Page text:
NPR logo

In New Jersey, Big Ideas About Tony Soprano's Fate

  • Download
  • <iframe src="https://www.npr.org/player/embed/10876278/10876281" width="100%" height="290" frameborder="0" scrolling="no" title="NPR embedded audio player">
  • Transcript
In New Jersey, Big Ideas About Tony Soprano's Fate

Pop Culture

In New Jersey, Big Ideas About Tony Soprano's Fate

In New Jersey, Big Ideas About Tony Soprano's Fate

  • Download
  • <iframe src="https://www.npr.org/player/embed/10876278/10876281" width="100%" height="290" frameborder="0" scrolling="no" title="NPR embedded audio player">
  • Transcript

The final episode of HBO's The Sopranos will air this Sunday. How will the show end? Nancy Solomon talks to some New Jersey residents about how they think the hit series will meet its maker.

REBECCA ROBERTS, host:

If you're a fan of the HBO series "The Sopranos," you're going to mourn the loss of this on Sunday nights.

(Soundbite of "The Sopranos" theme "Woke up This Morning")

Mr. JAKE BLACK (Vocalist, Alabama 3): (Singing) Mama always said you'd be the Chosen One. She said: you're one in a million…

ROBERT SIEGEL, host:

This Sunday is the final episode of the much-heralded series and fans are wondering after six seasons of crime, murder and mob mayhem, what will happen to the lead character, New Jersey mob boss Tony Soprano?

ROBERTS: Will Tony be killed? And by whom?

SIEGEL: Will he retire from the family to be closer to his family?

ROBERTS: Could he jump sides and help the Feds who have been hot on his trail?

SIEGEL: We posed this question about Tony Soprano's fate to some New Jersey fans of the show.

Mr. CORY MARKS(ph): With all that he's done and all the sins that he's committed, he's got to pay. He's going to either get killed or definitely go to jail.

Mr. JONATHAN HARRINGTON(ph) (Resident, New Jersey): The only scenario that I can possibly think of is that Tony's going to get whacked.

Ms. KIRSTEN McGOWAN(ph) (Resident, New Jersey): I think it's going to end with his son being killed.

Mr. JAKE HILL(ph) (Resident, New Jersey): I guess, I'm going to have to go with Tony dying in his Escalade.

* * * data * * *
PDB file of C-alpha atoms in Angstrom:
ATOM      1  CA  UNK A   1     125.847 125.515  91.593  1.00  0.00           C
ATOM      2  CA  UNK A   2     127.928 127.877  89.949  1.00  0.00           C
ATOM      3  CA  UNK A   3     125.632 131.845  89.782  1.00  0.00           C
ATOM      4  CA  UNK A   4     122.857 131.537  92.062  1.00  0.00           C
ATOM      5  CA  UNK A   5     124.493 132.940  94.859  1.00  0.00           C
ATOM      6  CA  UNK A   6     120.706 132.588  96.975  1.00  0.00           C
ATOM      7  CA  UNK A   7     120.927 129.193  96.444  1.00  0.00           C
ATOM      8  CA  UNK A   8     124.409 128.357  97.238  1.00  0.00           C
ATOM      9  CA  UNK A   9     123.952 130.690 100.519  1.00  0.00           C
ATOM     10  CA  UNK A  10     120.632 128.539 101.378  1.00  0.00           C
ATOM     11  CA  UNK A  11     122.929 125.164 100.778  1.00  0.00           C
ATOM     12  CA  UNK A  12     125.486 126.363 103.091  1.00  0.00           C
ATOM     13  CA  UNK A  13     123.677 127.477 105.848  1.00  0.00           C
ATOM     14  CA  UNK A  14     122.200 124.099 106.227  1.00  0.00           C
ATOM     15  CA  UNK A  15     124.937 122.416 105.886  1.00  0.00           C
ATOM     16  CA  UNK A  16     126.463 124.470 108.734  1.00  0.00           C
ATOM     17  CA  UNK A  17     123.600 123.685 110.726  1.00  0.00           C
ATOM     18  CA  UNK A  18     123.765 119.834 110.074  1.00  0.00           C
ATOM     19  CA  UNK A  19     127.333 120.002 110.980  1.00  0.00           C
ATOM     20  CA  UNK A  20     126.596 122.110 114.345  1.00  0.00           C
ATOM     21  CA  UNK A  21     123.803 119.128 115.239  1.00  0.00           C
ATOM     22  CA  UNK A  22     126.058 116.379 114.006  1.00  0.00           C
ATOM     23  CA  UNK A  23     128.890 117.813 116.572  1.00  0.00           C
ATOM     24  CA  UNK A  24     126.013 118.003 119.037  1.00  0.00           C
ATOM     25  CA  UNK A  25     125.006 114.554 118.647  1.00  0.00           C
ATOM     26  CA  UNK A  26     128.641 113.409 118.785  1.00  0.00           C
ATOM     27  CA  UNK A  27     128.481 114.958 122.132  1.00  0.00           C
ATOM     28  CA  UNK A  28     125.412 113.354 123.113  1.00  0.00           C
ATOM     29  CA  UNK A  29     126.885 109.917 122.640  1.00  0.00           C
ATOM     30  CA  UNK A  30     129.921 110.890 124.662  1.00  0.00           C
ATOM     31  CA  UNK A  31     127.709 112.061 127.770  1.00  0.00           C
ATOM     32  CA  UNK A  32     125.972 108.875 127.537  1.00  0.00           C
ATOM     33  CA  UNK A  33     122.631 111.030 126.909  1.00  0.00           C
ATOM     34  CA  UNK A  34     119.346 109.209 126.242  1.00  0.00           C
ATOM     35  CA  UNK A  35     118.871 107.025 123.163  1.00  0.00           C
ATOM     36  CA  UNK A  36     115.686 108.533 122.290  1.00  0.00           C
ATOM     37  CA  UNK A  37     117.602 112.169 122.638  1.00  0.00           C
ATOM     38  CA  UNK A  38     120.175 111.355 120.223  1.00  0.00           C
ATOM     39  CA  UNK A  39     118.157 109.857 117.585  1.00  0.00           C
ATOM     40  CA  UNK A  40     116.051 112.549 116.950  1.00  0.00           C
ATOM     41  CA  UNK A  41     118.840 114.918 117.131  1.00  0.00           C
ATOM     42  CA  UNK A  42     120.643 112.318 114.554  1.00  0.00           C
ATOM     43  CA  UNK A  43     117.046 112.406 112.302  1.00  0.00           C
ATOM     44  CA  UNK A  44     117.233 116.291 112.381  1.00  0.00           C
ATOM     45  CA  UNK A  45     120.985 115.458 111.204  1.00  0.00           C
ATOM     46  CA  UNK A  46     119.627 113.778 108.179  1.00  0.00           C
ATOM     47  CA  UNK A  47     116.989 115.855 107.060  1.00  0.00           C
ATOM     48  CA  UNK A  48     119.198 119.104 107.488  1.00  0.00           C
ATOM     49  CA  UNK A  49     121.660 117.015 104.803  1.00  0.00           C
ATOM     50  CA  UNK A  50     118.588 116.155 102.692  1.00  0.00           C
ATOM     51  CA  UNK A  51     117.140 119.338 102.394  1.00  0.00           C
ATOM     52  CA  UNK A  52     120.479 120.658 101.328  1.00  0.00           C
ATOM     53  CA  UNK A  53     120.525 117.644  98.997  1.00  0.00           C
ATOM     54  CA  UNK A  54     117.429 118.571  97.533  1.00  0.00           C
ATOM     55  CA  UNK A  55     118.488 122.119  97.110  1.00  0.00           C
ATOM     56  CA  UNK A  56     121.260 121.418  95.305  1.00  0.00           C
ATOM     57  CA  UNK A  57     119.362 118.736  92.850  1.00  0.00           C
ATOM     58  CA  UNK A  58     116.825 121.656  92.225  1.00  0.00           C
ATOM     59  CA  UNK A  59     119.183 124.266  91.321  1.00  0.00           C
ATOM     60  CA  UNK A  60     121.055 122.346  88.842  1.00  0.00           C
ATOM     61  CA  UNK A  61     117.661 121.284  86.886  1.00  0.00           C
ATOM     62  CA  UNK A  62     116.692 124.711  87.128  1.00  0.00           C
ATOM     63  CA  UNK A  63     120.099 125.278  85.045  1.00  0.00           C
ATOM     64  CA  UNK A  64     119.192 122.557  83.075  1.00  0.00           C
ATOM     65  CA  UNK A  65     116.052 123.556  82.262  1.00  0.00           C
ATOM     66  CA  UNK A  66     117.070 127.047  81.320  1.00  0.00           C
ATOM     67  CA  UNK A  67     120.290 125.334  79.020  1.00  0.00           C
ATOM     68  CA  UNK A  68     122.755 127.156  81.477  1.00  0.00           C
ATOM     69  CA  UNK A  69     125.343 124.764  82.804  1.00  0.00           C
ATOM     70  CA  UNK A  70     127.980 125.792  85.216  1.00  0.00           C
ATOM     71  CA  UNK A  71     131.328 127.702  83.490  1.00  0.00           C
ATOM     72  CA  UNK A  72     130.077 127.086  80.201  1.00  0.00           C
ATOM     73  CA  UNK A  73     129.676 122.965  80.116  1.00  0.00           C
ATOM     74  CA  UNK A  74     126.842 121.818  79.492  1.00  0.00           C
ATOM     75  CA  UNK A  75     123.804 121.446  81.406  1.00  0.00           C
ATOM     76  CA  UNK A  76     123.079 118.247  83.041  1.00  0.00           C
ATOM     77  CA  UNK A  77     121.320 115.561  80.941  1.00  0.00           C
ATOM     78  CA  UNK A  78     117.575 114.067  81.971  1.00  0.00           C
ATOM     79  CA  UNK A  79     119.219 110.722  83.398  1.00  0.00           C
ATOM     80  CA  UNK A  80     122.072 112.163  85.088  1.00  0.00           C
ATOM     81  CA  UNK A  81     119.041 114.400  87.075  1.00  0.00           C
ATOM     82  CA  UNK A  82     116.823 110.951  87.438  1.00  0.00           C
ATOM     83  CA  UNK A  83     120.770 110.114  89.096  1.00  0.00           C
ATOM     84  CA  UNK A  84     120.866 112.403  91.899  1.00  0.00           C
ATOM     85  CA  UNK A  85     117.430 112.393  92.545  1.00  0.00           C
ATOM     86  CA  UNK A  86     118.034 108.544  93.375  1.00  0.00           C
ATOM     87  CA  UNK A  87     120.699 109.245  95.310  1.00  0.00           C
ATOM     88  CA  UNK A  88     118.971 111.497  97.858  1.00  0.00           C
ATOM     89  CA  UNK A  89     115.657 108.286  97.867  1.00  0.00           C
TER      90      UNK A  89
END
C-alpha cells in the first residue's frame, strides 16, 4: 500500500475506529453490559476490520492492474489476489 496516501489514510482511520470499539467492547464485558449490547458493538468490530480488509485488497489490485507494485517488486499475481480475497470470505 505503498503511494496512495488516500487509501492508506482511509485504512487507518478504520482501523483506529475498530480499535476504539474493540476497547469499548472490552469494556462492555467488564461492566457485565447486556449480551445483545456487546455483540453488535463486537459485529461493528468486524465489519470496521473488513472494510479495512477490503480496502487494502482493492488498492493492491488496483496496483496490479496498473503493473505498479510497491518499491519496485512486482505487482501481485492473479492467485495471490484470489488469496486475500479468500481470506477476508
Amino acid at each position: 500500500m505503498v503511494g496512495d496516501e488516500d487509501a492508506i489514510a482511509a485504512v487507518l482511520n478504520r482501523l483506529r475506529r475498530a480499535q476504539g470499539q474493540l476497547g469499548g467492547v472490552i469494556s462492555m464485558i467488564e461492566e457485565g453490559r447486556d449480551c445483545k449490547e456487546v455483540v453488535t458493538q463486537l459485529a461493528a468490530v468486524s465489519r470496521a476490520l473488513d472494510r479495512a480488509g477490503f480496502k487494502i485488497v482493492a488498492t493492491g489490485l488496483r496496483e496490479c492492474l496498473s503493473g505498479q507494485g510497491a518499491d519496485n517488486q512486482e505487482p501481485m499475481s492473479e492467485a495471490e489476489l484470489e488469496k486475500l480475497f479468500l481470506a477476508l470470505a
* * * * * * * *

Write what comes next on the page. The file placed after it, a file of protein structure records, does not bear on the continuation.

MS. SHARON McGEHY(ph) (Resident, New Jersey): I think Tony is going to go into the witness protection program. I think that it's going to be somewhat like Sammy Gravano, where the bad guy ends up actually capitalizing off of all the mean, nasty and vile things that he's done.

Ms. NANCY GNUSSY(ph) (Resident, New Jersey): Maybe Dr. Melfi will kill him. Maybe he'll go back to Dr. Melfi for one last therapy session and she'll just completely lose it and kill him. That would be a good, surprising alternative.

ROBERTS: That was Nancy Gnussy, Sharon McGehy, Jake Hill, Kirsten McGowan, Jonathan Harrington and Cory Marks.

SIEGEL: And because we knew you wouldn't want to wait to find out what's going to happen to Tony, we put a call in to HBO.

ROBERTS: But like so many potential witnesses against America's most watched mob family, an HBO spokesman said only unofficially, no comment.

(Soundbite of "The Sopranos" theme "Woke up This Morning")

Mr. BLACK: (Singing) You're one in a million, you've got to burn to shine. But you were born under a bad sign, with a blue moon in your eyes. You woke up this morning all the love has gone. Your Papa never told you about right and wrong. But you're looking good, baby, I believe you're feeling fine, shame about it. Born under a bad sign with a blue moon in your eyes. You woke up this morning…

SIEGEL: From immigration on Capitol Hill to the sentencing of Lewis Libby, political analysis just ahead with E.J. Dionne and David Brooks. That's when we continue with ALL THINGS CONSIDERED.

Copyright © 2007 NPR. All rights reserved. Visit our website terms of use and permissions pages at www.npr.org for further information.

NPR transcripts are created on a rush deadline by Verb8tm, Inc., an NPR contractor, and produced using a proprietary transcription process developed with NPR. This text may not be in its final form and may be updated or revised in the future. Accuracy and availability may vary. The authoritative record of NPR’s programming is the audio record.

We no longer support commenting on NPR.org stories, but you can find us every day on Facebook, Twitter, email, and many other platforms. Learn more or contact us.